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The Prime Minister of Japan dissolved the lower house for the October 31 national elections.

Tokyo (AP) Japan’s new Prime Minister. Fumio Kashida. Dissolved the lower house of parliament on Thursday, paving the way for elections on October 31, Japan’s first epidemic.

At stake is Japan’s ability to cope with the possible resurgence of the corona virus and revive its shattered economy, and if or how Kishida’s government can leave the shadow of nearly nine years of Abe Soga rule, somewhat diverse. Explain as dominating the point of view.

کشیدا۔ Said They Is seeking a mandate for of that Policies since Parliament elected Prime Minister just 10 days ago.

They. Yoshi Hyde replaces Soga, who has been prime minister for just one year and whose support has been influenced by his perceived high-handedness in tackling the corona virus and his insistence on holding the Tokyo Olympics despite growing cases of the virus.

کشیدا۔, Tasked with supporting the ruling party, has promised to pursue a policy of “trust and sympathy”.

The four main opposition parties have agreed to co-operate on some policies, such as bridging the gap between rich and poor that they say widened during Shinzo Abe’s rule and worsened by epidemics.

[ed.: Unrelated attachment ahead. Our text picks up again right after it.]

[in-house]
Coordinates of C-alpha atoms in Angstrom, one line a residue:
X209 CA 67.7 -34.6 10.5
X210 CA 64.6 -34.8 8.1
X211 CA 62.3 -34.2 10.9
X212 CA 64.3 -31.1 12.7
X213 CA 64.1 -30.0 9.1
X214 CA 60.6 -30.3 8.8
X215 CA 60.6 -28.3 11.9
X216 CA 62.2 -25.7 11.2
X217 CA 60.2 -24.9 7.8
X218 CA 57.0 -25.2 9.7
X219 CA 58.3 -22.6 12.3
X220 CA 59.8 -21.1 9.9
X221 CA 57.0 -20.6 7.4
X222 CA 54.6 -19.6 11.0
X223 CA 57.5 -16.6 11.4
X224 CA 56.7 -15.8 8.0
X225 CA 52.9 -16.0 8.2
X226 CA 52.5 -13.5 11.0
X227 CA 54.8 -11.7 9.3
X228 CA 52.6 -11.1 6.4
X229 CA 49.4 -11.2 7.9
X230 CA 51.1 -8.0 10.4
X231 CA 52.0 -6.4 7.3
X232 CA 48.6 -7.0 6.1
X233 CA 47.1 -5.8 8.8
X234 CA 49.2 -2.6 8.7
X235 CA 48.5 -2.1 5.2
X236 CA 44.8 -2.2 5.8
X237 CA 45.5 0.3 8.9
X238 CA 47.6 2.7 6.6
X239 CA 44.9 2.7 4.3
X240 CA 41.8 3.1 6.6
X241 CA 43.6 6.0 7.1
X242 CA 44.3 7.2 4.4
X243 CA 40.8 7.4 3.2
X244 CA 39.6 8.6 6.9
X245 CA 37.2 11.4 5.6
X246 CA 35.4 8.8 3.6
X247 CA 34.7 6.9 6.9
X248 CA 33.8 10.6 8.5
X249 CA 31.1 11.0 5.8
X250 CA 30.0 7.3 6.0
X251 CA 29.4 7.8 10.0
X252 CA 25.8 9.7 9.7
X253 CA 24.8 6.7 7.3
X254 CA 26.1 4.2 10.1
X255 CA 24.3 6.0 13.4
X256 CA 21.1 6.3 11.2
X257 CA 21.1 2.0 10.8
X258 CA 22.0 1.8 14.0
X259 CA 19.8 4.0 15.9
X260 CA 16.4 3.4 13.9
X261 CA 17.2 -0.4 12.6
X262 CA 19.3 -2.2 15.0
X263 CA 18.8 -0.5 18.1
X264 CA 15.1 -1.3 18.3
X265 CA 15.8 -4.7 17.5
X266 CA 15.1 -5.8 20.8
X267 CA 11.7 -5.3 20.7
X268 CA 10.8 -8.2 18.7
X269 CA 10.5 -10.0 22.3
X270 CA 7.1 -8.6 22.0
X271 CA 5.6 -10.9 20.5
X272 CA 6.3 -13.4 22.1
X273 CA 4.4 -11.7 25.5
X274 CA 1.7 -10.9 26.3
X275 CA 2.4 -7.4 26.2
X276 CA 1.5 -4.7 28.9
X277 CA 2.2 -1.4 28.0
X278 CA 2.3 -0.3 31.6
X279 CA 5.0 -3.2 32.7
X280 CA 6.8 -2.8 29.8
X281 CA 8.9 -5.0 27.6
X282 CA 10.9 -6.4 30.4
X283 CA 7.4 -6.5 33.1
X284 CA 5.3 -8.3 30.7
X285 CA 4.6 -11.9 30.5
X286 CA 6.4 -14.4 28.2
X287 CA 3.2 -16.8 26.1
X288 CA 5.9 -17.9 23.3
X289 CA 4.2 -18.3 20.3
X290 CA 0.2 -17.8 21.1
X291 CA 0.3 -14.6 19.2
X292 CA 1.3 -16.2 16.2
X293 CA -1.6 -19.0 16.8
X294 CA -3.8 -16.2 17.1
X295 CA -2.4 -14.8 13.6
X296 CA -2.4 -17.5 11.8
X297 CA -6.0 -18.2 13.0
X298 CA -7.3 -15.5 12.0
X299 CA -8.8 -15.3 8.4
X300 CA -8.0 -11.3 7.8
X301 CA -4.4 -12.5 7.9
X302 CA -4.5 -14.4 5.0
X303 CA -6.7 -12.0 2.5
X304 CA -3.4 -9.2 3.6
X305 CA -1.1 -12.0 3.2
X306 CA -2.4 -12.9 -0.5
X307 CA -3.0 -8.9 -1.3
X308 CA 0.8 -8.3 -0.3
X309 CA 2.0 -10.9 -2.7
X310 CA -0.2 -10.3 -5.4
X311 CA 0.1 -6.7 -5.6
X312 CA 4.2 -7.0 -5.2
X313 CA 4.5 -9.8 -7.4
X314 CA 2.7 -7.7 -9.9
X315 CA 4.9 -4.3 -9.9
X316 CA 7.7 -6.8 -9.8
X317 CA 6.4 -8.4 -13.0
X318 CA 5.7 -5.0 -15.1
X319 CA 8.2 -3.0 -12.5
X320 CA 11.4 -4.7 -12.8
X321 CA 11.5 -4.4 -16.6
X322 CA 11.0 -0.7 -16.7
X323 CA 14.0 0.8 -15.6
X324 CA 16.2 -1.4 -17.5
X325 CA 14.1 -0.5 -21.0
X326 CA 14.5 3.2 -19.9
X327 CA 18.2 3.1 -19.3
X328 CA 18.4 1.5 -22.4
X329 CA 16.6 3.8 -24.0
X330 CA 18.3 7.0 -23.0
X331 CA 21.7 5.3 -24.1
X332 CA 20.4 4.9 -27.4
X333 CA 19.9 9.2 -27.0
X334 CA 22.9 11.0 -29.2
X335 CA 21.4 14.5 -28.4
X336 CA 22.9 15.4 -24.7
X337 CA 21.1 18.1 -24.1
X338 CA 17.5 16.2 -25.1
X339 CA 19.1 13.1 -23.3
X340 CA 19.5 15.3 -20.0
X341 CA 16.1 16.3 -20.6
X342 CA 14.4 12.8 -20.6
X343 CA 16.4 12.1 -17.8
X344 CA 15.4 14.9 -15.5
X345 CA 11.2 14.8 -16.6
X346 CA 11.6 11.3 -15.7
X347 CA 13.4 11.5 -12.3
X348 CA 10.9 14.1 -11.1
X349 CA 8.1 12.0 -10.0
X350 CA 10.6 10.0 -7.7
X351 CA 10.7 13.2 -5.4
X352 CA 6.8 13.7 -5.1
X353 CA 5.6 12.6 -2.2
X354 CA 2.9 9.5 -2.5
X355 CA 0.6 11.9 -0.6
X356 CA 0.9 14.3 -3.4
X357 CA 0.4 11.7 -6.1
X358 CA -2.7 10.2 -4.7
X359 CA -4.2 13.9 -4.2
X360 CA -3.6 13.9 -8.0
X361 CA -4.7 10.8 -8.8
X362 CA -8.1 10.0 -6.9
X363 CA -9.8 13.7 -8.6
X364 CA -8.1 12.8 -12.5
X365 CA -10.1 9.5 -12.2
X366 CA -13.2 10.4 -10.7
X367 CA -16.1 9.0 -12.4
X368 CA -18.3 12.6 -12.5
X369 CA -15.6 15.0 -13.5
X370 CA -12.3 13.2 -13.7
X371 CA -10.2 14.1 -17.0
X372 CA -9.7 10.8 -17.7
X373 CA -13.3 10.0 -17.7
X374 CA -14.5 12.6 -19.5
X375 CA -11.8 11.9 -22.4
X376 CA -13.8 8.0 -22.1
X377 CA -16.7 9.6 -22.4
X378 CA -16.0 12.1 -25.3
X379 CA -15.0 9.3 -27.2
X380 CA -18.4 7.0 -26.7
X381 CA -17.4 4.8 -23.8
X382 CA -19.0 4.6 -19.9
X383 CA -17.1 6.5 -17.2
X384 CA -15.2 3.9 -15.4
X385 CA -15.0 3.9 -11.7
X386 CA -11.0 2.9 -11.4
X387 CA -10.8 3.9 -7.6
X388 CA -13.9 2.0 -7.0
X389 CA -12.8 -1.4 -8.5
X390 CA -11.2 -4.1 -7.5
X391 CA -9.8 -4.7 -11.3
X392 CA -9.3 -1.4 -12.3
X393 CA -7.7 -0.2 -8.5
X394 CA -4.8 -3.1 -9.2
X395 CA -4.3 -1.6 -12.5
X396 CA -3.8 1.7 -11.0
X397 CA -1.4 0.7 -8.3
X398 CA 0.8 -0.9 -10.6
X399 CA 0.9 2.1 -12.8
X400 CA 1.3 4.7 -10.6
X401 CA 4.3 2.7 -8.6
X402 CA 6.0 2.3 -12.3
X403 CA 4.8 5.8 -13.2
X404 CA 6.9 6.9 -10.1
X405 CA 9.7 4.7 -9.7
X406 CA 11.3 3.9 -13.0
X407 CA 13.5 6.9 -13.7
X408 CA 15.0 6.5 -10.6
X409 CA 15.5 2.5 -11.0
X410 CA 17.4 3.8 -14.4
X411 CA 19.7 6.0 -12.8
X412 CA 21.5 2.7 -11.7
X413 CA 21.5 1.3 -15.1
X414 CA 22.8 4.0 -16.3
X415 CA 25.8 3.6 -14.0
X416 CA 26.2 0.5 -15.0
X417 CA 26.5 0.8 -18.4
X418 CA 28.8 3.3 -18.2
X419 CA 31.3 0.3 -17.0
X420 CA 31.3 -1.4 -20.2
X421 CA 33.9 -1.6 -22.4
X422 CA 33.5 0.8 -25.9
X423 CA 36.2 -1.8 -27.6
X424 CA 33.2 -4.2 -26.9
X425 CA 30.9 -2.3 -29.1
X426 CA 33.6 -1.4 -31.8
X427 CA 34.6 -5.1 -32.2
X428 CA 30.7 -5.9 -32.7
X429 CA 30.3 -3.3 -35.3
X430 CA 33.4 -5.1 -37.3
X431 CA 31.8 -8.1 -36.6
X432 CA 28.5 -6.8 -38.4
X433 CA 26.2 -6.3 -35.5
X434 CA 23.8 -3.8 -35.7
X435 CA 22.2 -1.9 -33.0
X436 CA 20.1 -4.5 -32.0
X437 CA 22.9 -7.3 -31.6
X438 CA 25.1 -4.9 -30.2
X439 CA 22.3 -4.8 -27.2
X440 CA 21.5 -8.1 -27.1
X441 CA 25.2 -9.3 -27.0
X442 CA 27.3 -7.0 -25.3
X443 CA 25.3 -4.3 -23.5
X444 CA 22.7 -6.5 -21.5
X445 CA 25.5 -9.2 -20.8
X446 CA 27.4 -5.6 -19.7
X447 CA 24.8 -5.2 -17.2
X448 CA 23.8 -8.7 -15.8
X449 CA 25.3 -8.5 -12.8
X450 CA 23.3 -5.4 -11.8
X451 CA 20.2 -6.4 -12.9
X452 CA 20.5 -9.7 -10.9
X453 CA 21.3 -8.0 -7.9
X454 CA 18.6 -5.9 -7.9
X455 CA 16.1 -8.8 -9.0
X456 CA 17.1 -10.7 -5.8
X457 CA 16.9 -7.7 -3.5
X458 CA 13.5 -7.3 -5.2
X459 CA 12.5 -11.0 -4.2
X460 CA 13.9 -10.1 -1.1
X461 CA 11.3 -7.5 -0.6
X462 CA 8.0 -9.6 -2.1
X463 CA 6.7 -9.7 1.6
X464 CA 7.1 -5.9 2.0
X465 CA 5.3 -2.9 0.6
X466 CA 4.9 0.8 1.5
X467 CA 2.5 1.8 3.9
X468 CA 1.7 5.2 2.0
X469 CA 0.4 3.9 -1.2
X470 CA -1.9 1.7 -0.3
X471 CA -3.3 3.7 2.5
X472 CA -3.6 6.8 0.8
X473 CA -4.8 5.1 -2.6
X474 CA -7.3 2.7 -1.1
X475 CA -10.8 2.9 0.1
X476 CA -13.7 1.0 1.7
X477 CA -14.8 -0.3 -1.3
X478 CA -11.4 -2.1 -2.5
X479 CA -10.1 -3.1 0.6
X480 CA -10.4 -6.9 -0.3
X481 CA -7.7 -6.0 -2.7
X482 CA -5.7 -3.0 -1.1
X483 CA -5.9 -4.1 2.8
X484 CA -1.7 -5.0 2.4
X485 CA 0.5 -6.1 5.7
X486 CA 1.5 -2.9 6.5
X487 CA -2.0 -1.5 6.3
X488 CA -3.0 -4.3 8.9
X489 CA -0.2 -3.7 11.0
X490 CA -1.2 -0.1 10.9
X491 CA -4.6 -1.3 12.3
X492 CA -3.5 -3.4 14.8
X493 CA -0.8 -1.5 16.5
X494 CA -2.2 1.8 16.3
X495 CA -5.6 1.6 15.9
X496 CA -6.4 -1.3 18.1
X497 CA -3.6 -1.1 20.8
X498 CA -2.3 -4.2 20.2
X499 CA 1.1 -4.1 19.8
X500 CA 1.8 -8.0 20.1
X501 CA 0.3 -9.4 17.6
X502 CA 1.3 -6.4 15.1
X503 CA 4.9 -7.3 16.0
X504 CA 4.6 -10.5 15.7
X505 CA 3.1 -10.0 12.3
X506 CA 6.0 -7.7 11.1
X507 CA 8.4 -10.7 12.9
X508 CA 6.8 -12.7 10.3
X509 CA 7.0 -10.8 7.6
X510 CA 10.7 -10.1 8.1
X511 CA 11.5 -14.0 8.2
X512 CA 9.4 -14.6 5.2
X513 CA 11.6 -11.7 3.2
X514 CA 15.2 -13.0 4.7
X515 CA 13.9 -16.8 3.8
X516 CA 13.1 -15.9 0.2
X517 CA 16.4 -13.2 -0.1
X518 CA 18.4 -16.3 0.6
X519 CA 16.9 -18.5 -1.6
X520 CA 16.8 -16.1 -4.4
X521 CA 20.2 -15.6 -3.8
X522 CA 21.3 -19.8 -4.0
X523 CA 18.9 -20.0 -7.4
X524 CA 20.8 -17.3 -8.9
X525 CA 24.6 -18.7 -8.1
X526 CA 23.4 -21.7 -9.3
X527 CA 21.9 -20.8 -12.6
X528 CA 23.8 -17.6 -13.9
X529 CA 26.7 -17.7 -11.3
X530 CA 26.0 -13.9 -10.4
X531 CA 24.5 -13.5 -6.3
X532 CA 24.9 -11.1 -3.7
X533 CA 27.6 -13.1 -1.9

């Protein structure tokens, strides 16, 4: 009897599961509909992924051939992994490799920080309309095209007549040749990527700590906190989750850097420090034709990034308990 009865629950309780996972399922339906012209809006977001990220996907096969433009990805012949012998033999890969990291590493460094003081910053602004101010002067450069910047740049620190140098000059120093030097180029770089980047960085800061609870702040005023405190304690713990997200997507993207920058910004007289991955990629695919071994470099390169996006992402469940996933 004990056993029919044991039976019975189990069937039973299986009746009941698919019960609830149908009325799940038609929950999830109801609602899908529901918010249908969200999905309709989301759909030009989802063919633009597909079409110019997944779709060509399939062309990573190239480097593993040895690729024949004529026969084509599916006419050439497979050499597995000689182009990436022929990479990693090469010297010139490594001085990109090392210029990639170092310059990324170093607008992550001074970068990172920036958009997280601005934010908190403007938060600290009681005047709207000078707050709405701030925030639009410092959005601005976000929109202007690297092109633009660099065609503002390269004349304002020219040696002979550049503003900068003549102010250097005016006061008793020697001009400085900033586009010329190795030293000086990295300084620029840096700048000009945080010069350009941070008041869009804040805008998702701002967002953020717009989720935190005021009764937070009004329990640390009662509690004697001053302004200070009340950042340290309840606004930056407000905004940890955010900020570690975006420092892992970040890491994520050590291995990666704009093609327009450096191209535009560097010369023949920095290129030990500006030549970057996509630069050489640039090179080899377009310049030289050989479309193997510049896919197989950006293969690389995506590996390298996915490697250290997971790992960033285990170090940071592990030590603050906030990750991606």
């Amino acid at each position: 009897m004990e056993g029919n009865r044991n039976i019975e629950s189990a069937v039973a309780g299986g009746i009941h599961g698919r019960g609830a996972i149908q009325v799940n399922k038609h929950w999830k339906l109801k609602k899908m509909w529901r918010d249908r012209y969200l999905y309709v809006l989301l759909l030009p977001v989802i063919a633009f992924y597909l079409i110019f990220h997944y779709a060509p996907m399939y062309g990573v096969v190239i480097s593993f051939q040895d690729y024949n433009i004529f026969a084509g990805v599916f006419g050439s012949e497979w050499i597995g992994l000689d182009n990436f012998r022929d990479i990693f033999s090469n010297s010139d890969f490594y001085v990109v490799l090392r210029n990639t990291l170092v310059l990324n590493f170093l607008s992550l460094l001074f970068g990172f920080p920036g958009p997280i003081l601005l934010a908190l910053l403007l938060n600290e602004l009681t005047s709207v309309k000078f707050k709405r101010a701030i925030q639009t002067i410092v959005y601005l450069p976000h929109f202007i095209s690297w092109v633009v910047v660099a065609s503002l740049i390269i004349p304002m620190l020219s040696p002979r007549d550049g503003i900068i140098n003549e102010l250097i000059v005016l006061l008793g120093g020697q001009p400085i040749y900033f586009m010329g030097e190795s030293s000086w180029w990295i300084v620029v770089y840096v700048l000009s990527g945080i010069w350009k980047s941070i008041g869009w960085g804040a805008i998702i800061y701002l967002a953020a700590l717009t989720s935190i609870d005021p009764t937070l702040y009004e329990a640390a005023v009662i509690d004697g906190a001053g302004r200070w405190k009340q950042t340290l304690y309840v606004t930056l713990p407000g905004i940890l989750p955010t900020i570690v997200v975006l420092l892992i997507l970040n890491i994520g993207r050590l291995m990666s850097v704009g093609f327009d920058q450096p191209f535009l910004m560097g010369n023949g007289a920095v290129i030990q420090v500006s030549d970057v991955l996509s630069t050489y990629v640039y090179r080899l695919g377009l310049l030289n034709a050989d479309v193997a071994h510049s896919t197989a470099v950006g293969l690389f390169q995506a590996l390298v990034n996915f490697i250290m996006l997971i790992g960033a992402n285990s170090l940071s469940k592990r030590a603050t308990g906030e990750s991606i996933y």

Following the announcement of the dissolution of the House by Speaker Tadamori Oshima, the more powerful 465 lawmakers in the lower house stood up, chanted “Benazi” three times and left. The official campaign for all 465 new vacant seats begins on Tuesday.

The last election to the lower house took place in 2017 under a strong conservative abbey who pulled the long-ruling Conservative Liberal Democratic Party to the right as Japan’s longest-serving prime minister.

In that vote, the LDP and its ally New Comito together won 310 seats, or two-thirds of the chamber.

Opposition parties have struggled to get enough votes to form a new government, following the short-lived rule of the Democratic Party of Japan in 2009-2012. But with weak LDP support under Suga, the party lost three parliamentary by-elections and one local vote this year to opposition contenders.

Yukio Adano, head of Japan’s main opposition Constitutional Democratic Party, told NHK public television that he hoped the election would be “the first step in changing politics.”

In his first policy speech last week, کشیدا۔ He promised to strengthen the country’s epidemic response, revive the economy and strengthen defense against threats from China and North Korea. They. Efforts were made to gradually increase social and economic activities through vaccination certificates and further testing.

The leader of the Democratic Party for the People, Yuichiro Tamaki, said. کشیدا۔ It was selfish to dissolve the lower house so quickly. of that far off. “It’s not clear what the policies are. They Asking for a mandate from the voters.

He said his party would propose an economic policy that would pay workers more.

“We want to create a political situation where the ruling and opposition blocs are close,” Tamki said.

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